How to Explain Britishness to an American

 No PDA please. (Barbarism.com)

Ever think that your personality quirks merit extra explanation stateside? Use our handy guide to help U.S. folk understand how coming from the U.K. has shaped who you are.

1. What Brits want to talk about
When we chat to strangers at bus stops, it’s likely that the weather will get top billing, but not because we’re particularly enamored by meteorological happens. It’s just easy to roll out a stock conversation we’ve rehearsed all our lives. In fairness, Americans talk about the weather too, but theirs does tend to be more varied and compelling than drizzle and light misting. With friends, meanwhile, topics range from TV, dogs and football to that-toff-Cameron and which high-profile person died recently.  We seek intimacy by trying to make our co-conversers laugh rather than share emotionally (see below). 

2. What Brits don’t want to talk about
Our “feelings” are not up for discussion, unless we’re confiding in someone we inherently trust, like the family Labrador.  Money is also a danger zone. Only known eccentrics reveal how much they make or what they have in the bank. You might, however, allude to your riches by boasting about exotic holidays or nod at your impoverishment by “forgetting” to buy a round.

3. What Brits laugh at
We like our funnies dry and dark or silly and strange. What might seem unsettling to Americans is nectar to us. We love to see people fail, whether it’s falling on their face or crumbling emotionally. Most Britcom-literate Americans know this already – and might feel similarly disposed – but if you want to educate a novice, point them at Steptoe and Son, Fawlty Towers, Father Ted, Black Adder, League of Gentlemen, Peep Show and This is Jinsy

4. What Brits like to eat
There’s been a gastronomic explosion in Britain, so the notion that we still oscillate between dinners of meat and potatoes and takeaway chicken tikka masala is a misnomer. Of course, some stick rigidly to this bland food template, but they’re largely older folks. While our OAPs prefer their vegetables boiled to the point that they fall apart on your lips, young Brits own Jamie Oliver cookbooks, watch Masterchef and know their way around a bouquet garni.

5. What Brits don’t like to eat
We can be fussy and we hate to share. Explain to baffled Americans that when British people eat curry or Chinese (perhaps adding that we would never insert the word “food” here) – cuisines that suit what Yanks call family style – we tend to order our own meal instead of deciding on a batch of dishes to split. We’re also not as adept as Americans at mixing sweet and salty foods on the same plate. From an early age, we’re taught that only if we eat up all of our (savory) main course will we be allowed dessert. Which is sugar-packed, unless you’re that weirdo who decides to order the cheese.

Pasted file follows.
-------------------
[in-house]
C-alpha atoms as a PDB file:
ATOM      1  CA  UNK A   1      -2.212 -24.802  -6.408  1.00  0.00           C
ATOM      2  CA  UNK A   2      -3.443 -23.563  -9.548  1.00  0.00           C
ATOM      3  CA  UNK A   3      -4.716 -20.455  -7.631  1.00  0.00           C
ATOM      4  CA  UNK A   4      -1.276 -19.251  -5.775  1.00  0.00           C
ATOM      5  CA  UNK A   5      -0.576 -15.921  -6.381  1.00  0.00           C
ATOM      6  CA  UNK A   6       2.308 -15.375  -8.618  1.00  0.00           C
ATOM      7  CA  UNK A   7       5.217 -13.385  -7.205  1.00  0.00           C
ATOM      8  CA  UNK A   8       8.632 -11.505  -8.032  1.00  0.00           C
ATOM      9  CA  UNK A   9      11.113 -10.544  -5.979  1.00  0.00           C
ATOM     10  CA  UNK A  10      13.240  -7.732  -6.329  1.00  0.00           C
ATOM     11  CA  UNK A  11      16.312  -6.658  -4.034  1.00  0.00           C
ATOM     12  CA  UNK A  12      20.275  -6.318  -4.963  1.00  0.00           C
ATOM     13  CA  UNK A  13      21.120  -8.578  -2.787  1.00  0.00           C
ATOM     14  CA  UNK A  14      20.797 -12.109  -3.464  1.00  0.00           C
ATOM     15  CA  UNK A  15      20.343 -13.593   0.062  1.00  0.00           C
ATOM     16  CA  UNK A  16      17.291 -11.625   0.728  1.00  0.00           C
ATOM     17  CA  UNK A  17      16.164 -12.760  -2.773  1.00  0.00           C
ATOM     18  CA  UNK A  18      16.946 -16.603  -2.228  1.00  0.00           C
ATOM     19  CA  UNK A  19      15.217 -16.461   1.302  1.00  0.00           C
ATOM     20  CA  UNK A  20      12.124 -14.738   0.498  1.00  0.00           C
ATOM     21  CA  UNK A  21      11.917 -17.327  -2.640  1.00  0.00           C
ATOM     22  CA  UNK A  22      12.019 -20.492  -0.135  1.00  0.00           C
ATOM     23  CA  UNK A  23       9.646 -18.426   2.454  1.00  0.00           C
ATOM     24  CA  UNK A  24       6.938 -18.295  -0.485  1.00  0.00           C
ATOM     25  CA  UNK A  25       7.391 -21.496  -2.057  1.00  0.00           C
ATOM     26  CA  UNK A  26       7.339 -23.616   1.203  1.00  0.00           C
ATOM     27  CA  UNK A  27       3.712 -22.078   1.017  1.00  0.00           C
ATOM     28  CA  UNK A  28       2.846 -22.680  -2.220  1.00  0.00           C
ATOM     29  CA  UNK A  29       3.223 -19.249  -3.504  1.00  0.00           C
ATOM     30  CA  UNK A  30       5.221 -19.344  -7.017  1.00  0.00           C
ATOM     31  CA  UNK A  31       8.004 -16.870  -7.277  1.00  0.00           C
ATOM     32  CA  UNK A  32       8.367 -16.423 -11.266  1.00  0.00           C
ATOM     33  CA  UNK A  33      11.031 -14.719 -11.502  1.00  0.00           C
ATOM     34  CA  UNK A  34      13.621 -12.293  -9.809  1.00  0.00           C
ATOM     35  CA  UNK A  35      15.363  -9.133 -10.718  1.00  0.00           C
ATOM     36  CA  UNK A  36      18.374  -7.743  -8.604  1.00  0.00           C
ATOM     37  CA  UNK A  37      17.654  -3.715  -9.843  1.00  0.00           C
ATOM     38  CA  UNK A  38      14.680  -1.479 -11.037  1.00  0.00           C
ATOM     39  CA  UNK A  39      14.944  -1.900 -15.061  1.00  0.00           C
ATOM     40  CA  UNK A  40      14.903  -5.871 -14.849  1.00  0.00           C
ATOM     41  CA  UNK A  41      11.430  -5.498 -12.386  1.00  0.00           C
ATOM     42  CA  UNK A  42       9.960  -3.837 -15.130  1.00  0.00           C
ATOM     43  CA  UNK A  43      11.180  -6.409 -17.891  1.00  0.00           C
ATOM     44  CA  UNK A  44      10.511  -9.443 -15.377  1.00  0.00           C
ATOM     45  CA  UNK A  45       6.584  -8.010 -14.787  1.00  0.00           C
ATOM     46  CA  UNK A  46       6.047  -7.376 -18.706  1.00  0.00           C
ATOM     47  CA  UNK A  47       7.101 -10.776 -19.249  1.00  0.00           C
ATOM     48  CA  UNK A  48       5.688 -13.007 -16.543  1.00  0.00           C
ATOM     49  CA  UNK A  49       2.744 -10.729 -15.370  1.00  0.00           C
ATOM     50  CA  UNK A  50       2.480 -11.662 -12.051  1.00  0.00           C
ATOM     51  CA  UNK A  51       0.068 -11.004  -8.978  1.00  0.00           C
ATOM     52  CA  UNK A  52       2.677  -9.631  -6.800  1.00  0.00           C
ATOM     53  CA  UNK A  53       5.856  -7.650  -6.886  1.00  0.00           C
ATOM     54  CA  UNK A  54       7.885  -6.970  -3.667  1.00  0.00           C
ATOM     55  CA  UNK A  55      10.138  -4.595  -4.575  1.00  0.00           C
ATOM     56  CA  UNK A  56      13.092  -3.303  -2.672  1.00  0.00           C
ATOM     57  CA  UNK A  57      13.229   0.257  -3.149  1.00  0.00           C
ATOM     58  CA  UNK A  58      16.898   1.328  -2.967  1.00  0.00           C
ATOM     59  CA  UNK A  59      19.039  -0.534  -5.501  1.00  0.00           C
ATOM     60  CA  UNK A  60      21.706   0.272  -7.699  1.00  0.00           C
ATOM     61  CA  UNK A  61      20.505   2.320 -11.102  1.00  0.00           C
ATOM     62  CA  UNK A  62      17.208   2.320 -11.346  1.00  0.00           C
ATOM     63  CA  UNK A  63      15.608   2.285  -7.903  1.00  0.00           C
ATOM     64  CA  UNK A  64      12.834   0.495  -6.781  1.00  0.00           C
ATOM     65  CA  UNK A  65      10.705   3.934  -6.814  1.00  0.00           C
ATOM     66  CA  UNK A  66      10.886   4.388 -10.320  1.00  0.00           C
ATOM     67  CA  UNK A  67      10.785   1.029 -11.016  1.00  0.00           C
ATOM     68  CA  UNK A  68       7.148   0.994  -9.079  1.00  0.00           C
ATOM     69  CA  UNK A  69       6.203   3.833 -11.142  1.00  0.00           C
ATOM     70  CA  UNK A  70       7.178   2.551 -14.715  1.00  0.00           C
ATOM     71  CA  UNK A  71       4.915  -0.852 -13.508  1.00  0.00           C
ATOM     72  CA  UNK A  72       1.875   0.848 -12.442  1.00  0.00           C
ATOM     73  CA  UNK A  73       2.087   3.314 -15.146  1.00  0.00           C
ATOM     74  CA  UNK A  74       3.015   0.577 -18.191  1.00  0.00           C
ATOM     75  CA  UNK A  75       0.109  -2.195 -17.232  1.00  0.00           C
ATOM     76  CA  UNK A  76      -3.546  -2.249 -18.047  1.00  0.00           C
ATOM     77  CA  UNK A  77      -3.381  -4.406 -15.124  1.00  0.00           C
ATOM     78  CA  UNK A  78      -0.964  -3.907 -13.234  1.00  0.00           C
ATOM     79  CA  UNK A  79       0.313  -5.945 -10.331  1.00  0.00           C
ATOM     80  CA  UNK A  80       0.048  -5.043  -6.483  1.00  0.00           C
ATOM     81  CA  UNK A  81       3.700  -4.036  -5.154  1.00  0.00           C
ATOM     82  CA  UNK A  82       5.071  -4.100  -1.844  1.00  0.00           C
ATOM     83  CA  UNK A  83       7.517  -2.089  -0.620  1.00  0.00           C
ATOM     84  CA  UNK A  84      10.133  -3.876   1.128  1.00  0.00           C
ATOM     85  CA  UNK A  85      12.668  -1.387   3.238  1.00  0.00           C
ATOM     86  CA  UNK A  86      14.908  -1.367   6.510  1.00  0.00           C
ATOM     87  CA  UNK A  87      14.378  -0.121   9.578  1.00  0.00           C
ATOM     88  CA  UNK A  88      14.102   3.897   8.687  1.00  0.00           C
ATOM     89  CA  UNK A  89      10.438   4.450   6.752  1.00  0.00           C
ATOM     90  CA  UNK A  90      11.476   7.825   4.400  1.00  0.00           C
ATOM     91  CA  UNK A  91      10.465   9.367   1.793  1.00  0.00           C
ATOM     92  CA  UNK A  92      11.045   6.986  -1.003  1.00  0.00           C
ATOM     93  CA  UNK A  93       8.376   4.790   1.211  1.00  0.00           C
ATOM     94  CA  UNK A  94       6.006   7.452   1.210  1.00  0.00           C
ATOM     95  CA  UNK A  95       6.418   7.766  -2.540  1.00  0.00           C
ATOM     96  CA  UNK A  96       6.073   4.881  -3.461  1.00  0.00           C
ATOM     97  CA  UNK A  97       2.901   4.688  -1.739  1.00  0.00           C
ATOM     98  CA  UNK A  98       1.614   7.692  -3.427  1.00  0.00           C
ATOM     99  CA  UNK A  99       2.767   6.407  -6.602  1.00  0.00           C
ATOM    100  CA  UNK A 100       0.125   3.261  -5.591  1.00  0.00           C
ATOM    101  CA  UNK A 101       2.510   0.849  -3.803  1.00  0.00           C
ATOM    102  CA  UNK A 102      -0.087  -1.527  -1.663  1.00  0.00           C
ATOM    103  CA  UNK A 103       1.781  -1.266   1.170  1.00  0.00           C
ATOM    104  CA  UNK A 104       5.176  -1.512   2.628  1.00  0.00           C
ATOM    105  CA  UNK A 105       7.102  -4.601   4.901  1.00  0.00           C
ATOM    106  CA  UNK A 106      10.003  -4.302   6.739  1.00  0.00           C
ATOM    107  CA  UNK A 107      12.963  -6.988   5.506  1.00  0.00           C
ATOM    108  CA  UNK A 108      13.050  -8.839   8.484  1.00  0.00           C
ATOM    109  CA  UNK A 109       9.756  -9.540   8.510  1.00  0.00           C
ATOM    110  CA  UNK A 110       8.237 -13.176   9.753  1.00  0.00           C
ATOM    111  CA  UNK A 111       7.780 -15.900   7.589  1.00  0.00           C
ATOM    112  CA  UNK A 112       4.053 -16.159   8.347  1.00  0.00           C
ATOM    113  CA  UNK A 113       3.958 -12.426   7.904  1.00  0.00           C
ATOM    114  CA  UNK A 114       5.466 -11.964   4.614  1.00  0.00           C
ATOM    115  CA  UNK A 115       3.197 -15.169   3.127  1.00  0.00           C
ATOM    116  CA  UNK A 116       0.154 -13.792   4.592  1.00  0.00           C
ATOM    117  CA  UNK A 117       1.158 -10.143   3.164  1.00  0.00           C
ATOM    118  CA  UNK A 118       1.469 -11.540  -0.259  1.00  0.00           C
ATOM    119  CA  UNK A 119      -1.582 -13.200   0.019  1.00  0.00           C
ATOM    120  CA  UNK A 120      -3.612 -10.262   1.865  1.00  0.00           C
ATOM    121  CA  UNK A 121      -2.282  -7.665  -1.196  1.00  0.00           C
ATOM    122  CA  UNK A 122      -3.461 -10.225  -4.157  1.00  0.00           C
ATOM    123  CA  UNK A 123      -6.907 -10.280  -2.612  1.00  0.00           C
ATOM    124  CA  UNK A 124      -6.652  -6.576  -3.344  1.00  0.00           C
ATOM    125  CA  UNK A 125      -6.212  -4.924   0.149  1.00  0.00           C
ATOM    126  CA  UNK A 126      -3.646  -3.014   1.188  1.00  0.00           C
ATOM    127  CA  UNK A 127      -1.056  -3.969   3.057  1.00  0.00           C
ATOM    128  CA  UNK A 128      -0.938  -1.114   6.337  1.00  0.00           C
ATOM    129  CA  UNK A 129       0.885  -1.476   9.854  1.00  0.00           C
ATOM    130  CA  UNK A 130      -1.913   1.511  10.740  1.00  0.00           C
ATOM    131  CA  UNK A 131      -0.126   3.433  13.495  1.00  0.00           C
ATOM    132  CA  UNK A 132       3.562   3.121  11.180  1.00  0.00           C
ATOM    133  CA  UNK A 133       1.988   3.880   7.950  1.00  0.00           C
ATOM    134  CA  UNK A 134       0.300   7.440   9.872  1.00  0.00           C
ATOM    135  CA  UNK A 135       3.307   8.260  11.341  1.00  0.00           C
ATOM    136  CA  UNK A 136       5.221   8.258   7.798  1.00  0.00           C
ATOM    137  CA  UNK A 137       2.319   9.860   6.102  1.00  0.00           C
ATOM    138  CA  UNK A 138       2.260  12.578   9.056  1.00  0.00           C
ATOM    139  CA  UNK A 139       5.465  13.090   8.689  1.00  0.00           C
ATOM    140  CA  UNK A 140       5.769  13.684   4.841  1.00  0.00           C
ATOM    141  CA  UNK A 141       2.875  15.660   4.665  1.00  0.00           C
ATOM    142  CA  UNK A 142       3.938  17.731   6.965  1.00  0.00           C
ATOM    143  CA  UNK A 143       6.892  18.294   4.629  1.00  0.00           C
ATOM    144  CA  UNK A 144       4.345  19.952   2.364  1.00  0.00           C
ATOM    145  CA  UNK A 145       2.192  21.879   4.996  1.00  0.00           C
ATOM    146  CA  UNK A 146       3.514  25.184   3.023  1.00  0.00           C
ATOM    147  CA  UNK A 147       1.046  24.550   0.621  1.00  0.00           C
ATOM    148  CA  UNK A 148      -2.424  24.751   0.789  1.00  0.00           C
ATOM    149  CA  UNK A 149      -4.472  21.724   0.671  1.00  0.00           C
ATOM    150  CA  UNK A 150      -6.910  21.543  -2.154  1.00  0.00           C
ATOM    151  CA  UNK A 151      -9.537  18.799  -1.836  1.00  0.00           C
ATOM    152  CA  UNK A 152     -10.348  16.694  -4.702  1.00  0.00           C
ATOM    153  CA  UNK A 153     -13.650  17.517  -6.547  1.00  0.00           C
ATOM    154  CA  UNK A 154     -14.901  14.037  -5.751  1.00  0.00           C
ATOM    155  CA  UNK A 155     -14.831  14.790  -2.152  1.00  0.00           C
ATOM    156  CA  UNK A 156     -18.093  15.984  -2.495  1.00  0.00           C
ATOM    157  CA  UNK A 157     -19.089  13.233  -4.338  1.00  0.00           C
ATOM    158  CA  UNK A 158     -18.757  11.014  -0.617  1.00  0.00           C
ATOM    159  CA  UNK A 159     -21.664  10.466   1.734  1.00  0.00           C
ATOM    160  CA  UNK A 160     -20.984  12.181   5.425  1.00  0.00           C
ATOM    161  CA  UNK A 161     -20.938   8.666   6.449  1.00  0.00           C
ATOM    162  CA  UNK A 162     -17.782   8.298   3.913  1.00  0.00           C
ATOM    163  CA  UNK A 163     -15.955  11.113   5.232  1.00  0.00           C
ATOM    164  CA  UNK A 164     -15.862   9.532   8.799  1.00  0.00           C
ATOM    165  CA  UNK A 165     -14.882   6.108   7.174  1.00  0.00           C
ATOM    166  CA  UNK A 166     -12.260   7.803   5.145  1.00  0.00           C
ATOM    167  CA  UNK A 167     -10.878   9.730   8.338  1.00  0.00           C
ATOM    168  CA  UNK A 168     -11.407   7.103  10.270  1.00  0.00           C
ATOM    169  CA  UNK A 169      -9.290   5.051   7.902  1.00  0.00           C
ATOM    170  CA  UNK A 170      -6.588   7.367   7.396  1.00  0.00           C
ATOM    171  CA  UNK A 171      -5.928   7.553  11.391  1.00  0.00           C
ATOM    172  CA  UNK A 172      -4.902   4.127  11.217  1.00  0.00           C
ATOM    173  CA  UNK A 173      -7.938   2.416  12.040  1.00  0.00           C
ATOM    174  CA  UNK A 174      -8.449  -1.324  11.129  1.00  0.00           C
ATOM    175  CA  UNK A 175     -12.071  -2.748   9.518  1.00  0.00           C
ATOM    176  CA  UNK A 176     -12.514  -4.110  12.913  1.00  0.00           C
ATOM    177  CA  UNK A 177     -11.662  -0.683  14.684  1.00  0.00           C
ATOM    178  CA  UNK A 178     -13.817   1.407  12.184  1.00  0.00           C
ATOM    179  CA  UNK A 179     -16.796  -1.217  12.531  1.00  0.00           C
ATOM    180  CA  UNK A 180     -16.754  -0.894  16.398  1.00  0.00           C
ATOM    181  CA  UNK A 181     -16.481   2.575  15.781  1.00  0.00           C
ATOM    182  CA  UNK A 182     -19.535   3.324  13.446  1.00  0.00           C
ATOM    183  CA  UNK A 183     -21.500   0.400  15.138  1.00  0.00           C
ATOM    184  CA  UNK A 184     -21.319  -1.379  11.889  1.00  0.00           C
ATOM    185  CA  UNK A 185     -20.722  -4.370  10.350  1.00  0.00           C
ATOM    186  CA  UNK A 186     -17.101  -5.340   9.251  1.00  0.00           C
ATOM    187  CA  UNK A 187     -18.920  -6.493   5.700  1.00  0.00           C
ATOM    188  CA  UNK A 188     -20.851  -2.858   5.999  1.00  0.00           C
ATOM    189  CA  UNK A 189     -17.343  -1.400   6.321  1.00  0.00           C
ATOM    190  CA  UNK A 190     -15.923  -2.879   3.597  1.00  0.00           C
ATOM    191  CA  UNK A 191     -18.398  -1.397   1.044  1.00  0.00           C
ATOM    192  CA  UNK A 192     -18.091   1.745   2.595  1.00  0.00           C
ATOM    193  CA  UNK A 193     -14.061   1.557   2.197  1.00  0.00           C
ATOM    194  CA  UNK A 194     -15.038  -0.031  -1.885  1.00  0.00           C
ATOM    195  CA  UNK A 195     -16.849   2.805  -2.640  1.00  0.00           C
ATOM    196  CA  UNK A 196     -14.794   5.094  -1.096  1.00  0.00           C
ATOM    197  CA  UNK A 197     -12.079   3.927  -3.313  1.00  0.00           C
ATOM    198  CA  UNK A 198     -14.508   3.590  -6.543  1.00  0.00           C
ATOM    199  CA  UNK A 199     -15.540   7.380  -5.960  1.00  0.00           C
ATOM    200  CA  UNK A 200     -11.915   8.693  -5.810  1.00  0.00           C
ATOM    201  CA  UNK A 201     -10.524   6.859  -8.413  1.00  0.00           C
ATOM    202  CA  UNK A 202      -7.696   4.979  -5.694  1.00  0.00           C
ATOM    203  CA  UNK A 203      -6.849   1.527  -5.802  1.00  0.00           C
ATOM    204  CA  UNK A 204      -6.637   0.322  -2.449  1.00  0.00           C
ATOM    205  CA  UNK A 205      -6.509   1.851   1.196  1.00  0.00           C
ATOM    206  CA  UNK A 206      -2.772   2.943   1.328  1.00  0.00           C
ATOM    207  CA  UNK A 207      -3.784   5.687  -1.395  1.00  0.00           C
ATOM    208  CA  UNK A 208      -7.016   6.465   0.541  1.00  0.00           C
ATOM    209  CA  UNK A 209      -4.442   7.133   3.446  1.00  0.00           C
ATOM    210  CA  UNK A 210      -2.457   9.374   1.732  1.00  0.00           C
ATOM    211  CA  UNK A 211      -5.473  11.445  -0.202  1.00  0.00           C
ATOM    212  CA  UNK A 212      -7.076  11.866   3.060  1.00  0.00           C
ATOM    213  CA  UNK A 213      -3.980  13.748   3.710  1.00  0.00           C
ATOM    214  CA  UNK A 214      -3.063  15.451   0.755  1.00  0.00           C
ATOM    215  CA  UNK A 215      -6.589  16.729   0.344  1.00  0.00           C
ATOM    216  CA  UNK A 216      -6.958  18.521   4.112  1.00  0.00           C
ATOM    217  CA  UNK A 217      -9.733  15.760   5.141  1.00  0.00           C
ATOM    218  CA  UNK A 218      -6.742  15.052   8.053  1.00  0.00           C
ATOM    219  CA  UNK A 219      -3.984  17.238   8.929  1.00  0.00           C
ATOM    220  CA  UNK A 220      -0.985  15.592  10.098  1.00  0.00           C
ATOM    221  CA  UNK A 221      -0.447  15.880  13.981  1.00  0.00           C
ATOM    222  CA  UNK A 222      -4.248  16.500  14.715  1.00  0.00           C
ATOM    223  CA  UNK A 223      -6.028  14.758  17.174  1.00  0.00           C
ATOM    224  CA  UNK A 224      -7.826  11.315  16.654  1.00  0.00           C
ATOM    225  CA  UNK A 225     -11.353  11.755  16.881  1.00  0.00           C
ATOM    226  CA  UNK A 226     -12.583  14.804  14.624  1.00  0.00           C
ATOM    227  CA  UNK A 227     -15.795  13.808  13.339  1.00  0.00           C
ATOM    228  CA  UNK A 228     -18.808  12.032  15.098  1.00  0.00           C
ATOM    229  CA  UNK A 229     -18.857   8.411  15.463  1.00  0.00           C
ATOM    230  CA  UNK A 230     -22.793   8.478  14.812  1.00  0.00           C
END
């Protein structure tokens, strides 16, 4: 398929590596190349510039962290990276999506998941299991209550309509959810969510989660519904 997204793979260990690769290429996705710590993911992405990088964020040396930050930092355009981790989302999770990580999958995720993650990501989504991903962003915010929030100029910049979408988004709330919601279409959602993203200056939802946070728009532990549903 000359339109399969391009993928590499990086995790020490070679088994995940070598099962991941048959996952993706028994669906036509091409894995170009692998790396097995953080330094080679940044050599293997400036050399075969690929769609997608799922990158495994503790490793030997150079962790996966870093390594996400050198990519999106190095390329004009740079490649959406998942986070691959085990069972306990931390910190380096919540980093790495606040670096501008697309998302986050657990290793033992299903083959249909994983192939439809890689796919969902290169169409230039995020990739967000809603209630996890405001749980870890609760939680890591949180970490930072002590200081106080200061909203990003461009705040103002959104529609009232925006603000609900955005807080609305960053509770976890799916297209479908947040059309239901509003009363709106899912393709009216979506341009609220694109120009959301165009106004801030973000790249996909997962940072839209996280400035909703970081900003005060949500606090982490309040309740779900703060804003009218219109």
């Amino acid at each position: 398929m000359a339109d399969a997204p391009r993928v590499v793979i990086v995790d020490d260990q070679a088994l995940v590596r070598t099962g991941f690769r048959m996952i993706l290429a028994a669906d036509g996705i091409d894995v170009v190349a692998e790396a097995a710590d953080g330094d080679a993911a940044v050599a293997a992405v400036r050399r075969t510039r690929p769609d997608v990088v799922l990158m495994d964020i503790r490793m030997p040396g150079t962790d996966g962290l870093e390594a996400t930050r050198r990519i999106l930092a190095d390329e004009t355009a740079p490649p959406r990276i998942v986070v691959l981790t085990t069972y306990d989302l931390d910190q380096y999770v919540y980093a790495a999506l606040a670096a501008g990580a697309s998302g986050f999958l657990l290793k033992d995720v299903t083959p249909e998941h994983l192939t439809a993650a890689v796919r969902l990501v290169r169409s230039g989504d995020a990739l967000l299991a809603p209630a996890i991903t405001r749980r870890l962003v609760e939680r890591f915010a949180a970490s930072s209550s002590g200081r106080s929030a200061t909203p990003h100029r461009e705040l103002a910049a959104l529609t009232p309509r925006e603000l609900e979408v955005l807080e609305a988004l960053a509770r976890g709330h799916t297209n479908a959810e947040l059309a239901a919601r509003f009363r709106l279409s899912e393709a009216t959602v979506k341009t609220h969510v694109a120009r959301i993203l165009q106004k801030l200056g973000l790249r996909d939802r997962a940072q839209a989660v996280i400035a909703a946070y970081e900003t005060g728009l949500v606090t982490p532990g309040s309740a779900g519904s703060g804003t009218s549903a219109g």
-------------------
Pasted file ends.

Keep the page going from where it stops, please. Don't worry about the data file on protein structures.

6. Brits love an underdog
We consider ambitious, confident overachievers to be loathsome creatures who need knocking down to size. I think this is one of the few Britishisms that Americans, who openly covet and laud success, find genuinely baffling. We do quite like back-of-the-pack, A-for-effort types, so long as they greet their eventual success with humbleness so extreme it borders on self-flagellation.

7. Why Brits might seem cold and uptight
American style sincerity creeps us out. Gushing is acceptable behavior in waterfalls, not humans. Even our speeches at weddings and funerals are about affectionate humiliation, not swooping, saccharine declarations. We find this kind of conduct, and premature displays of openness, disingenuous and untrustworthy. Understandably, some Americans view our unquenchable desire to mercilessly mock those we love as unkind and call our resistance to public displays of earnestness inhibited.

8. Why all bets are off when we’re drunk
Disregard any of the above if the Brit in question has consumed more lager than they have blood, which for most of us is once or twice a week starting from mid-adolescence. Booze allows us to loosen our laces and, temporarily, become huggers who want to tell their friends how much they love them. Of course, there’s a tacit understanding that this kind of nauseating carry-on will be airbrushed from history as soon sobriety arrives.

Does this describe you?

Ruth Margolis

Ruth Margolis

Ruth is a British freelance journalist who recently swapped east London for Brooklyn. She writes about TV for Radio Times and is working on her first novel.

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